Spalding trader’s outcry over early release of jailed shoplifter

Asghar Vanparekh, co-owner of Classic News, Sheep Market, Spalding.
Asghar Vanparekh, co-owner of Classic News, Sheep Market, Spalding.
  • Burgled shop co-owner’s fears as man who broke in twice serves just five weeks
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The early release from prison of a serial shoplifter responsible for a number of break-ins and thefts in Spalding has sparked outrage in the town.

Matthew Dye, whose last know address was West Parade, Spalding, served just five weeks of a 26-week prison term imposed for five separate acts of shoplifting and four burglaries in Spalding, Pinchbeck and Boston between November 2016 and January 2018.

Retired South Holland police sergeant Stuart Brotherton, now co-ordinator of Shopwatch/Pubwatch Spalding and Holbeach.''Photo by Tim Wilson.  SG041217-109TW.

Retired South Holland police sergeant Stuart Brotherton, now co-ordinator of Shopwatch/Pubwatch Spalding and Holbeach.''Photo by Tim Wilson. SG041217-109TW.

These include two break-ins on the same day, October 25, 2017, at Classic News in Sheep Market, Spalding, from which Dye stole cigarettes, tobacco, scratch cards, a cash register and petty cash worth an estimated £3,300.

Asghar Vanparekh, co-owner of Classic News along with his brother-in-law Abbas Laxmidhar, said: “When we heard the news that Dye was out of jail, we were nervous and now we’re scared for our safety.

“Dye hasn’t even served a quarter of his sentence and when I spoke to the detective who handled out case, he was surprised to hear of his release as well.

“We’ve put new security measures in place at the shop but we’re still vulnerable to another break-in.

The fact that Dye received 26 weeks in prison, only to come out after just five weeks, is a complete disgrace to our justice system

Retired Spalding police sergeant Stuart Brotherton, now coordinator of Shopwatch Spalding and Holbeach

“Even with all the alarms we had at the shop, Dye still managed to break in last October and if he does it again, it’ll mean a lot of hassle for us dealing with our insurance company.

“What also puzzles us is that we had two break-ins during January but the police still haven’t charged anybody yet.

“So it worries us to think that there might be somebody else out there wanting to break into the shop again and we don’t know how to stop them.”

Dye was sentenced by Lincoln magistrates on February 10 when he admitted to the two break-ins at Classic News, along with stealing cosmetics and alcohol worth about £600 from Superdrug, Spalding, and Morrisons in Pinchbeck between January 12 and 14.

Matthew Dye who served less than a fifth of his 26-week jail term imposed for burglary and shoplifting in Spalding, Pinchbeck and Boston between November 2016 and January 2018.  Photo supplied by Lincolnshire Police.

Matthew Dye who served less than a fifth of his 26-week jail term imposed for burglary and shoplifting in Spalding, Pinchbeck and Boston between November 2016 and January 2018. Photo supplied by Lincolnshire Police.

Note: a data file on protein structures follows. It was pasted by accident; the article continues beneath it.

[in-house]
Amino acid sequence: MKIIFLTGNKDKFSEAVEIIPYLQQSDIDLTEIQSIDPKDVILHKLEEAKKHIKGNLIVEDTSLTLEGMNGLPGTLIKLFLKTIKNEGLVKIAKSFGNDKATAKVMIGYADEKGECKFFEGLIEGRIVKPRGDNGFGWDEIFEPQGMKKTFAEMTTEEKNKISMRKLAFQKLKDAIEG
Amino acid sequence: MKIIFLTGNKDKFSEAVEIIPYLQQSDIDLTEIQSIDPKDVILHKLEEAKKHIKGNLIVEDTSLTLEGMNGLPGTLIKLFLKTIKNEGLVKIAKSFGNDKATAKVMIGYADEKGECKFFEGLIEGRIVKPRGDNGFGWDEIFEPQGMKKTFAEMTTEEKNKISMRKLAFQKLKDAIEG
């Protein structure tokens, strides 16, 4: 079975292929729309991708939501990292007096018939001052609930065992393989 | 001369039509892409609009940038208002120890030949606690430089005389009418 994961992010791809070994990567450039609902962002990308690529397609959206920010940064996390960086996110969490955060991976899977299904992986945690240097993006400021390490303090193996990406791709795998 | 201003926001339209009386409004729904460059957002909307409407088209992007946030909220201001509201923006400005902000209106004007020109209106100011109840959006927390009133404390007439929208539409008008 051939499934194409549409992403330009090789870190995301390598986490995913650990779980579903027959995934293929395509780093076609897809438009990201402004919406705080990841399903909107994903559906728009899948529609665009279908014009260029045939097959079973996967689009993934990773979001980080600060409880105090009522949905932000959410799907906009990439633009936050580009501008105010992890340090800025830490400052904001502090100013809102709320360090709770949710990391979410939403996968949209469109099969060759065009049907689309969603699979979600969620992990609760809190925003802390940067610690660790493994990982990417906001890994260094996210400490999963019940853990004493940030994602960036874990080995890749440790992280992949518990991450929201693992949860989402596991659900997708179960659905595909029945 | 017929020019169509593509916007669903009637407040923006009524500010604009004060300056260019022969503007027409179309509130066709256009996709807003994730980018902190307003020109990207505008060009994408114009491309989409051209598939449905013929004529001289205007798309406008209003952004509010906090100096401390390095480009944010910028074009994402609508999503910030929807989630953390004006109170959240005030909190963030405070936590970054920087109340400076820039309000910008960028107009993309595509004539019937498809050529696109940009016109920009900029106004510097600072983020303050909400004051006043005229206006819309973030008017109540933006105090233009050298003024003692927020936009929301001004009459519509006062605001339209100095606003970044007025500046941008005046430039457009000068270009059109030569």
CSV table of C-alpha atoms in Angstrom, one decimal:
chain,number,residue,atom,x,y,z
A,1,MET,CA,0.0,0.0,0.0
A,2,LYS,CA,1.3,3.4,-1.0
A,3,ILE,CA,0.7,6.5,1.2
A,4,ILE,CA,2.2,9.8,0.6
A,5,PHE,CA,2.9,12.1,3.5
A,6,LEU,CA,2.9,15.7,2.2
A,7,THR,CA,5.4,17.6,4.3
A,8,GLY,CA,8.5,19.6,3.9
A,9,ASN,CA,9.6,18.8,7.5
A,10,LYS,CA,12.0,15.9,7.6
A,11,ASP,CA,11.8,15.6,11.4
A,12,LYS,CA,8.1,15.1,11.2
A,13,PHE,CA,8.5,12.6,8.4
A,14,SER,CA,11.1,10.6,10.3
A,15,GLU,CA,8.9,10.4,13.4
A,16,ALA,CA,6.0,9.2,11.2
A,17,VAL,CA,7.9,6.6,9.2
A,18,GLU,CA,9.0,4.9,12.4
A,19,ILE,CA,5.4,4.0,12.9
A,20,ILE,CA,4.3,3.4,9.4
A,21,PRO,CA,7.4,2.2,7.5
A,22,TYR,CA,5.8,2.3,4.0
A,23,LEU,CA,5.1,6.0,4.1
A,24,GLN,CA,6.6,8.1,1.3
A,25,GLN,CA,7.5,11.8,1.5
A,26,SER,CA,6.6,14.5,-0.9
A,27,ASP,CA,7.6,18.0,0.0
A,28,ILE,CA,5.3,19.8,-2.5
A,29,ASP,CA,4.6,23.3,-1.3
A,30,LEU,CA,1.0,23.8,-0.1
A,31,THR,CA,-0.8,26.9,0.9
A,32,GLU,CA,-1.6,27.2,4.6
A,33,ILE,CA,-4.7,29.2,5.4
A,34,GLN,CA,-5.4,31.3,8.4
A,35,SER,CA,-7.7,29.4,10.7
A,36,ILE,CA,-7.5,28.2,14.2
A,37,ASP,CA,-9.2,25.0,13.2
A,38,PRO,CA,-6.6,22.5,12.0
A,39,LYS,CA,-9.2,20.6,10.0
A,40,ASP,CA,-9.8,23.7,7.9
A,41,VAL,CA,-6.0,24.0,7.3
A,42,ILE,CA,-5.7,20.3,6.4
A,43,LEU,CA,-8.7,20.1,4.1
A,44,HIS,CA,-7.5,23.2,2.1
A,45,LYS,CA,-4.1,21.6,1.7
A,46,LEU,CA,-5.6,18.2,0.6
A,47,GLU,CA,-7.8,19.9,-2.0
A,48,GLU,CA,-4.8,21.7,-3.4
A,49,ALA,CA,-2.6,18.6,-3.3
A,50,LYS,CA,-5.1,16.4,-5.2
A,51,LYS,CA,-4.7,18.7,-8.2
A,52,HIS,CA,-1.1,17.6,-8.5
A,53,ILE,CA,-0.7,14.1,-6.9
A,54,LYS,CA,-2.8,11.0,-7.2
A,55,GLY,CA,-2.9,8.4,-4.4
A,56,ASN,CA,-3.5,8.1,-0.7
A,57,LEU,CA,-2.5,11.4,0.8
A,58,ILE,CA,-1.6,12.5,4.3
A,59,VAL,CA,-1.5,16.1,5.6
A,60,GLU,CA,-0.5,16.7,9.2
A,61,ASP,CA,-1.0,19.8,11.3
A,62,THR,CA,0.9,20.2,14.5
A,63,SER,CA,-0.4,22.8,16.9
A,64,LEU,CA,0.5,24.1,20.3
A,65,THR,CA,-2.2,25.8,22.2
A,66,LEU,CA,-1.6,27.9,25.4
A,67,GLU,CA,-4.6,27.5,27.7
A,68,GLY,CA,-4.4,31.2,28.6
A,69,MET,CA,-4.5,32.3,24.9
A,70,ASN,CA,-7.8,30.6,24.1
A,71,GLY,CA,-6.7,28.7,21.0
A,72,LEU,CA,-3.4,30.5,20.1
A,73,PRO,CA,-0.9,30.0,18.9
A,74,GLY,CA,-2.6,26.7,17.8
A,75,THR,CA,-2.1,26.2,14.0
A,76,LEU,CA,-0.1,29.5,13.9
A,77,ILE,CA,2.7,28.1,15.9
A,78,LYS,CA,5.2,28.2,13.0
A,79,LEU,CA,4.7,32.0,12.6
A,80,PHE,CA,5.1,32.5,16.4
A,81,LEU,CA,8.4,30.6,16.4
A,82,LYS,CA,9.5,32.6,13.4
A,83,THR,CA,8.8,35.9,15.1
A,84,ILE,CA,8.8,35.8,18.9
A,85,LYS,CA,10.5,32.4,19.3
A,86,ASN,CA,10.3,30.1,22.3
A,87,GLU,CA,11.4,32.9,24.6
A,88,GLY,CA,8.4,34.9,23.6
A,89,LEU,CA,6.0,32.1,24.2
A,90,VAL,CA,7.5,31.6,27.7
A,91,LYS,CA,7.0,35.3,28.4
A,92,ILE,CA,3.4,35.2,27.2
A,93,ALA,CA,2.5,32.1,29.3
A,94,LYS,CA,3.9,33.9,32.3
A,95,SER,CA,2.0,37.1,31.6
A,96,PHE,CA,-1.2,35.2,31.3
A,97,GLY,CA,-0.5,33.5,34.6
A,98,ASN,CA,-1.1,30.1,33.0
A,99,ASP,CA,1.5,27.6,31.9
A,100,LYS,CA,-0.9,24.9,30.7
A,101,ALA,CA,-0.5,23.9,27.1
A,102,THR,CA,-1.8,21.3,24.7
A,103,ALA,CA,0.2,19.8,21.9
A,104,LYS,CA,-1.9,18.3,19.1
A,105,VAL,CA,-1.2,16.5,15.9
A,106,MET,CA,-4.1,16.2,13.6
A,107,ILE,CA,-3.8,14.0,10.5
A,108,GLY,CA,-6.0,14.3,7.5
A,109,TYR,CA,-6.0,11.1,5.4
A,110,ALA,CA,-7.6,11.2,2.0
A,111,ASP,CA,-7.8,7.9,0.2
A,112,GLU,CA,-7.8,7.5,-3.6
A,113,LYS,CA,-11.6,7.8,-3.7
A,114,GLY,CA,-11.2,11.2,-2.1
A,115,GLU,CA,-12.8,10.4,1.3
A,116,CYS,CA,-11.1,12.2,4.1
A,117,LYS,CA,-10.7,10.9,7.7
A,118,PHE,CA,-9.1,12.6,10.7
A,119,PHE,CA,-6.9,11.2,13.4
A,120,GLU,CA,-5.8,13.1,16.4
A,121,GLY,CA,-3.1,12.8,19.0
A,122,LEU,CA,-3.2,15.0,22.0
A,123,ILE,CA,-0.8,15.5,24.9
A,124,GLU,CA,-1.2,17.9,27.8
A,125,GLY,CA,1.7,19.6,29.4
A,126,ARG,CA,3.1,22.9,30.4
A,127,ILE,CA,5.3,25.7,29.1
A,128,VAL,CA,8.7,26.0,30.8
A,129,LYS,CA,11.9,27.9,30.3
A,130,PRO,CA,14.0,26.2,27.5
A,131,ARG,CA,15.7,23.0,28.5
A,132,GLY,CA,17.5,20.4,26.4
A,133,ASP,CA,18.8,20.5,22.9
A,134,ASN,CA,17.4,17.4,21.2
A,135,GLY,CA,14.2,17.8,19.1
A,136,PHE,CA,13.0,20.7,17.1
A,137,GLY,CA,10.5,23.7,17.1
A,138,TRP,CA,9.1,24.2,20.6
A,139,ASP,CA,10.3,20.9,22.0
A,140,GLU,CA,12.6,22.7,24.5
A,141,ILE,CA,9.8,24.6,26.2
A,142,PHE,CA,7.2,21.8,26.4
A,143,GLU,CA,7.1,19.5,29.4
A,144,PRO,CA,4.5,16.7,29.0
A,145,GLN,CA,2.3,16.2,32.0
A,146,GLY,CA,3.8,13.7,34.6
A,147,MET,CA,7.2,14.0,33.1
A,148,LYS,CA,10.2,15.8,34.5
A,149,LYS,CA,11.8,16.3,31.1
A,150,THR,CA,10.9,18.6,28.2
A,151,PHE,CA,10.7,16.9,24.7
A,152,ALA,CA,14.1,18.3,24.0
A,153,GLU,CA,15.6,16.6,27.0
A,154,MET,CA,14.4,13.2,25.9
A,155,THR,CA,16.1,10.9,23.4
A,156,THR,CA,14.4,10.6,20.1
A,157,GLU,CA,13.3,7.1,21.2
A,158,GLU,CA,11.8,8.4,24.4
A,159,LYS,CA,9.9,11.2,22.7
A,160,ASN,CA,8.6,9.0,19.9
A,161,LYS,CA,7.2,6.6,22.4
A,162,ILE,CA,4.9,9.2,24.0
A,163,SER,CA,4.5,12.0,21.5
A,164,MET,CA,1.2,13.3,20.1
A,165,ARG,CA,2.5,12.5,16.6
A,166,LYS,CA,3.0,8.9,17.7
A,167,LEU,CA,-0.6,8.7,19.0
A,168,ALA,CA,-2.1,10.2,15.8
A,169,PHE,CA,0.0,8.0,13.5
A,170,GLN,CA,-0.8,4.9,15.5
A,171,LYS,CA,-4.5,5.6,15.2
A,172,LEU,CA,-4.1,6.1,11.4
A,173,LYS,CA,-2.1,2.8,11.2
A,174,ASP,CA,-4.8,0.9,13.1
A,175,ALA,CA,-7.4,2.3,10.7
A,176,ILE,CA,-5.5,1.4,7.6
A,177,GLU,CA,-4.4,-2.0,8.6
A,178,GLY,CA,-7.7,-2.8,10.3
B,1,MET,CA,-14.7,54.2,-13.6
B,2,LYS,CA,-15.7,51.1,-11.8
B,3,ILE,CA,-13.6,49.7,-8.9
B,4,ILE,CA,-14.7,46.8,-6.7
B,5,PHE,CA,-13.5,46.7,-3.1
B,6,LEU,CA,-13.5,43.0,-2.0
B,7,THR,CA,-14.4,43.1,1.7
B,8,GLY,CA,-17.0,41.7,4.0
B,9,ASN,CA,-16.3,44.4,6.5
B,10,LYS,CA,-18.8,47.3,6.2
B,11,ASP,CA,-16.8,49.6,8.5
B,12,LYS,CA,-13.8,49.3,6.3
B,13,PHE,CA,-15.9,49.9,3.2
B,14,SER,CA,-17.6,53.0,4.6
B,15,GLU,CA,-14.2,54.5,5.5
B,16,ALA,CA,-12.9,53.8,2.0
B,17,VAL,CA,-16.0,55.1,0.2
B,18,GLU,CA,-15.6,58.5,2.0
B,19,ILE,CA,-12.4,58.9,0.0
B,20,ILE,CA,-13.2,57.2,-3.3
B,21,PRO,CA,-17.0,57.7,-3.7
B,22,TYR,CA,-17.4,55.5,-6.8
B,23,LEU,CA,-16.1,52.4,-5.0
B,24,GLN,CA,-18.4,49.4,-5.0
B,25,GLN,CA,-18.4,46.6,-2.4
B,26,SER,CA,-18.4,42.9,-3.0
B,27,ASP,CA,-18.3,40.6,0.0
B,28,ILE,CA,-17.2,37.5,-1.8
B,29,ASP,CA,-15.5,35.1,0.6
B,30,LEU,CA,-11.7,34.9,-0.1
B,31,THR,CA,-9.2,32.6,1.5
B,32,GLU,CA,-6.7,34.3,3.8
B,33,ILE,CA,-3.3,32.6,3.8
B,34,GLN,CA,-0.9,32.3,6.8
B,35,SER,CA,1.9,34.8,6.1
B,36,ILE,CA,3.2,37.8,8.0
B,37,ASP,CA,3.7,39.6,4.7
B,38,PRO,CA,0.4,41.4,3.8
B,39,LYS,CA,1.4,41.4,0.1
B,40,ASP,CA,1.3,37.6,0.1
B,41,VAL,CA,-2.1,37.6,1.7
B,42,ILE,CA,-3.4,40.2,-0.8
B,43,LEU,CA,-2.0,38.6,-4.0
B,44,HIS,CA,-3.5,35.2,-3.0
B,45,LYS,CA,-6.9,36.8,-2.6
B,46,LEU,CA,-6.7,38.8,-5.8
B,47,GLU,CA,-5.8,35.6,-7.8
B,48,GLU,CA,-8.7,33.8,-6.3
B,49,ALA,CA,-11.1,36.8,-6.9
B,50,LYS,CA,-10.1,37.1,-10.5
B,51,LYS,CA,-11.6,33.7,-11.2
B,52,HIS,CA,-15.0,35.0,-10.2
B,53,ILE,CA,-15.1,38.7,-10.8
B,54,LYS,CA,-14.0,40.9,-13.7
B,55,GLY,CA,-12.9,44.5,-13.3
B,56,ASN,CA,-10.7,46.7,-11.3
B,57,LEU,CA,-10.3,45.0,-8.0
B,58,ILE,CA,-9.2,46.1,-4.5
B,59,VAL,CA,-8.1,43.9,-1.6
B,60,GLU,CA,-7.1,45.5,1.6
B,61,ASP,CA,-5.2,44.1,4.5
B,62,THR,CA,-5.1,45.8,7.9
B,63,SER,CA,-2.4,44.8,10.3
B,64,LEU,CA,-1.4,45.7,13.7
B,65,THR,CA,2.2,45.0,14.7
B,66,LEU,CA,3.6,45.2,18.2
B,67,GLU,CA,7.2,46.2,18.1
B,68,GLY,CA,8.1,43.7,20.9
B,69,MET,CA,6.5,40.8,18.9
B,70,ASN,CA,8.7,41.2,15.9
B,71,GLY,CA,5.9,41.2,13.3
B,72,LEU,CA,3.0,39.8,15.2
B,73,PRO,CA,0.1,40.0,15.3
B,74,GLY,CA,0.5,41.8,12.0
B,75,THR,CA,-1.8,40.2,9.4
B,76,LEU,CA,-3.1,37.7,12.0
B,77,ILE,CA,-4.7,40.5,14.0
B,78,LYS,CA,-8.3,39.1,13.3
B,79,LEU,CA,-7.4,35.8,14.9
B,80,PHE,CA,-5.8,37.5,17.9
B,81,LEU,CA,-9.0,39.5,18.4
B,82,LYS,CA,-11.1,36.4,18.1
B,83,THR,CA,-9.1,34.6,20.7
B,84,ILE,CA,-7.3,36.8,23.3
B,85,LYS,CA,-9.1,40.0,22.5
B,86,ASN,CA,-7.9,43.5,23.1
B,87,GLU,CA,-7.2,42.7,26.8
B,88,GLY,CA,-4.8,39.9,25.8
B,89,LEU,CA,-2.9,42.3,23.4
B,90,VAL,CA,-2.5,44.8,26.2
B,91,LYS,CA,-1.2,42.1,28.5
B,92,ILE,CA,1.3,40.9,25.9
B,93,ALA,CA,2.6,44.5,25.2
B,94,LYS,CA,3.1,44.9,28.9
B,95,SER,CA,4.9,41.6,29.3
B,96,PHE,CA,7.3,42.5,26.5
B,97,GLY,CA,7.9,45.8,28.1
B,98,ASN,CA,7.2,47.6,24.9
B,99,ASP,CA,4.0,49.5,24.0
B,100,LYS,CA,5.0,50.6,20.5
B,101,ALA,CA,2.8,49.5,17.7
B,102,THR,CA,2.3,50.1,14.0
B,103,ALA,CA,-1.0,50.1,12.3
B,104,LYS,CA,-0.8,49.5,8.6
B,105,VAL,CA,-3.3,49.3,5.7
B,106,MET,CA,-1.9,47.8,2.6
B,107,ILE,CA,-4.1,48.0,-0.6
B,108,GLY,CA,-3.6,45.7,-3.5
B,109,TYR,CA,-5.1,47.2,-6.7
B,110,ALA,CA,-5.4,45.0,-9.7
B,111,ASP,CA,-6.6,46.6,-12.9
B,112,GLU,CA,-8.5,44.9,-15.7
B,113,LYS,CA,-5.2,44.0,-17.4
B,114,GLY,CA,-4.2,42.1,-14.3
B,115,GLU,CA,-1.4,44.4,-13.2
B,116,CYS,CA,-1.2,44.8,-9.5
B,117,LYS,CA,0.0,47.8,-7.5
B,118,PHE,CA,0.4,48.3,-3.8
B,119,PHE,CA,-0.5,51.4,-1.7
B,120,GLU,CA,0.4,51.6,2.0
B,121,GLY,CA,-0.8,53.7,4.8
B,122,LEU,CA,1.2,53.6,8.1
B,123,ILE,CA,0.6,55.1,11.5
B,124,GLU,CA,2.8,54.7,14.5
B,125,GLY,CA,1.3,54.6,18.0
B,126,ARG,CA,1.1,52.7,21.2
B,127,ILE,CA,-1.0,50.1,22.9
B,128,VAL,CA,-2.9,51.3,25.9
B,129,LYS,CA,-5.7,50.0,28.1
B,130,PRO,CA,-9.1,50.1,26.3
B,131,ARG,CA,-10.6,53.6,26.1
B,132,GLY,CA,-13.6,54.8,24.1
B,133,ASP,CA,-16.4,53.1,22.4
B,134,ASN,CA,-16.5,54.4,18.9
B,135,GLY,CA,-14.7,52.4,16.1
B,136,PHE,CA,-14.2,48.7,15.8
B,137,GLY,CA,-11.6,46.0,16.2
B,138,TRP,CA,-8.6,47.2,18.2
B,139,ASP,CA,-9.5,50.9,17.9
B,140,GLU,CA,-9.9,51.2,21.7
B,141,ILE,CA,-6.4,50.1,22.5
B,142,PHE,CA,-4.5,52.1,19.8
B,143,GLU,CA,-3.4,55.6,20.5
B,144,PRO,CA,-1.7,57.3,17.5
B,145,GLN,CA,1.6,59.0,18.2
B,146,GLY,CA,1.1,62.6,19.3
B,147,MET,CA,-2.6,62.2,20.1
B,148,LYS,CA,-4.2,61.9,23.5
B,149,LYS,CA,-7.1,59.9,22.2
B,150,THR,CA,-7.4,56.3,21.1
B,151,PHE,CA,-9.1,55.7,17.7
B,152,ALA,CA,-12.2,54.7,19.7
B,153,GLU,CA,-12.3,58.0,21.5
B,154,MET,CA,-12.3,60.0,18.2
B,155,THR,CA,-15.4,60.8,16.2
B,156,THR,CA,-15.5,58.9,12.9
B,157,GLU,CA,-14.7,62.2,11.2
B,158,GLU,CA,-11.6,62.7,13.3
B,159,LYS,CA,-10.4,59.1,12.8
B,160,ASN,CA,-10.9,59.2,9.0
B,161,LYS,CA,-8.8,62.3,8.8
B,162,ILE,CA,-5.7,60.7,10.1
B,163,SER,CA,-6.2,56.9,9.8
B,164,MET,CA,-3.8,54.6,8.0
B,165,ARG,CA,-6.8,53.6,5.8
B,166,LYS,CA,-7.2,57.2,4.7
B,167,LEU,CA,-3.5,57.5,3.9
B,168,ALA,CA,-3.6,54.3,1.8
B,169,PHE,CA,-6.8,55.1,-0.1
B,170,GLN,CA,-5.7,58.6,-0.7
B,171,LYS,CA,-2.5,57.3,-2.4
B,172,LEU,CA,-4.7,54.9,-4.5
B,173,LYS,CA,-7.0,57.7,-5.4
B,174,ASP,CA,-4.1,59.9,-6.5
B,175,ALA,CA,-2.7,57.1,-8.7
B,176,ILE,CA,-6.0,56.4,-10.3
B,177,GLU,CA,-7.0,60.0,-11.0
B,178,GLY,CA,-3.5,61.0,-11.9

However, most of Dye’s jail term related to the activation of a 24-week suspended sentence originally imposed on January 9 for burglaries at Abbey Print, Pinchbeck, and B & Q, Holland Market, Spalding, on November 9 and 14, 2017, respectively.

Retired Spalding police sergeant Stuart Brotherton, now coordinator of Shopwatch Spalding and Holbeach, said: “The fact that Dye received 26 weeks in prison, only to come out after just five weeks, is a complete disgrace to our justice system. “This is certainly no deterrent but rather a scathing attack on the courts and how these people are dealt with.

“It’s achieved absolutely nothing as Dye barely had time to empty his holdall and the police are as equally frustrated as I am.

“John Hayes (MP for South Holland and the Deepings) must impress upon Justice Secretary David Gauke that a different way of dealing with these people must be found.

“My job is to look after the retailers who are in the Shopwatch scheme in order to deter shoplifting and a 26-week jail sentence for someone who is absolutely stripping our town centre of its goods is just laughable.”

Speaking shortly after Dye was sentenced, Mr Hayes told the Lincolnshire Free Press; “There’s been an increase in shoplifting across Spalding this year and it seems to have been perpetrated by a small group of individuals who are repeat offenders.

“This is relatively inexpensive criminality but it’s neither fair nor right that our shops are being put under this kind of pressure.

“So I’m going to see what can be done to change the thinking on sentencing because our shopkeepers should be protected, rather than be out of pocket.”

However, Jon Collins, chief executive of the Magistrates Association, said: “Magistrates must treat each individual case on its merits and in line with the law and appropriate sentencing guidelines.

“The level of culpability and harm caused must be assessed, aggravating and mitigating factors must be considered, and any guilty plea must be taken into account.

“This approach ensures that sentences are proportionate and that sentencing is consistent.”

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